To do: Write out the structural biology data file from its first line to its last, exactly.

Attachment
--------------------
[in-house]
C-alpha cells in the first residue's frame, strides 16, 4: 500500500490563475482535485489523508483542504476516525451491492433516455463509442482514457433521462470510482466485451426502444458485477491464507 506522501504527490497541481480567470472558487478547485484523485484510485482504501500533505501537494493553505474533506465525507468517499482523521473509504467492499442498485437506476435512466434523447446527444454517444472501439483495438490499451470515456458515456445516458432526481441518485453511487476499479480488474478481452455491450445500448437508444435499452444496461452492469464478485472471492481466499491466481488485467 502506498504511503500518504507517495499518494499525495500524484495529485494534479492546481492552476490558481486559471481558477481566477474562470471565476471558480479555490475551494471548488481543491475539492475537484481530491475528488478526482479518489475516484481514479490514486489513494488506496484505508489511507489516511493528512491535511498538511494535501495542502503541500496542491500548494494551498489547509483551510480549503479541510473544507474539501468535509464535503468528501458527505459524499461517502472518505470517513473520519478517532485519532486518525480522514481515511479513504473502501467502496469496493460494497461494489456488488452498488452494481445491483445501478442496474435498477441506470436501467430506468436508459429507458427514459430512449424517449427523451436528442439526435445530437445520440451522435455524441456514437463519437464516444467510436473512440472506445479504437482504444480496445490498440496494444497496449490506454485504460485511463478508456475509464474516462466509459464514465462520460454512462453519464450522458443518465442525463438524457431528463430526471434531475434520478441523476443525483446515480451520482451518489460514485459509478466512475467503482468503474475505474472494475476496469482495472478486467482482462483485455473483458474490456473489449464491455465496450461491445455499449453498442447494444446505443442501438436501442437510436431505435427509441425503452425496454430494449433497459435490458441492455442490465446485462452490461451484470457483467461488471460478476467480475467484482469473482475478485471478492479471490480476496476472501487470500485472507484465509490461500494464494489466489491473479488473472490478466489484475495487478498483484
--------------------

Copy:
[in-house]
C-alpha cells in the first residue's frame, strides 16, 4: 500500500490563475482535485489523508483542504476516525451491492433516455463509442482514457433521462470510482466485451426502444458485477491464507 506522501504527490497541481480567470472558487478547485484523485484510485482504501500533505501537494493553505474533506465525507468517499482523521473509504467492499442498485437506476435512466434523447446527444454517444472501439483495438490499451470515456458515456445516458432526481441518485453511487476499479480488474478481452455491450445500448437508444435499452444496461452492469464478485472471492481466499491466481488485467 502506498504511503500518504507517495499518494499525495500524484495529485494534479492546481492552476490558481486559471481558477481566477474562470471565476471558480479555490475551494471548488481543491475539492475537484481530491475528488478526482479518489475516484481514479490514486489513494488506496484505508489511507489516511493528512491535511498538511494535501495542502503541500496542491500548494494551498489547509483551510480549503479541510473544507474539501468535509464535503468528501458527505459524499461517502472518505470517513473520519478517532485519532486518525480522514481515511479513504473502501467502496469496493460494497461494489456488488452498488452494481445491483445501478442496474435498477441506470436501467430506468436508459429507458427514459430512449424517449427523451436528442439526435445530437445520440451522435455524441456514437463519437464516444467510436473512440472506445479504437482504444480496445490498440496494444497496449490506454485504460485511463478508456475509464474516462466509459464514465462520460454512462453519464450522458443518465442525463438524457431528463430526471434531475434520478441523476443525483446515480451520482451518489460514485459509478466512475467503482468503474475505474472494475476496469482495472478486467482482462483485455473483458474490456473489449464491455465496450461491445455499449453498442447494444446505443442501438436501442437510436431505435427509441425503452425496454430494449433497459435490458441492455442490465446485462452490461451484470457483467461488471460478476467480475467484482469473482475478485471478492479471490480476496476472501487470500485472507484465509490461500494464494489466489491473479488473472490478466489484475495487478498483484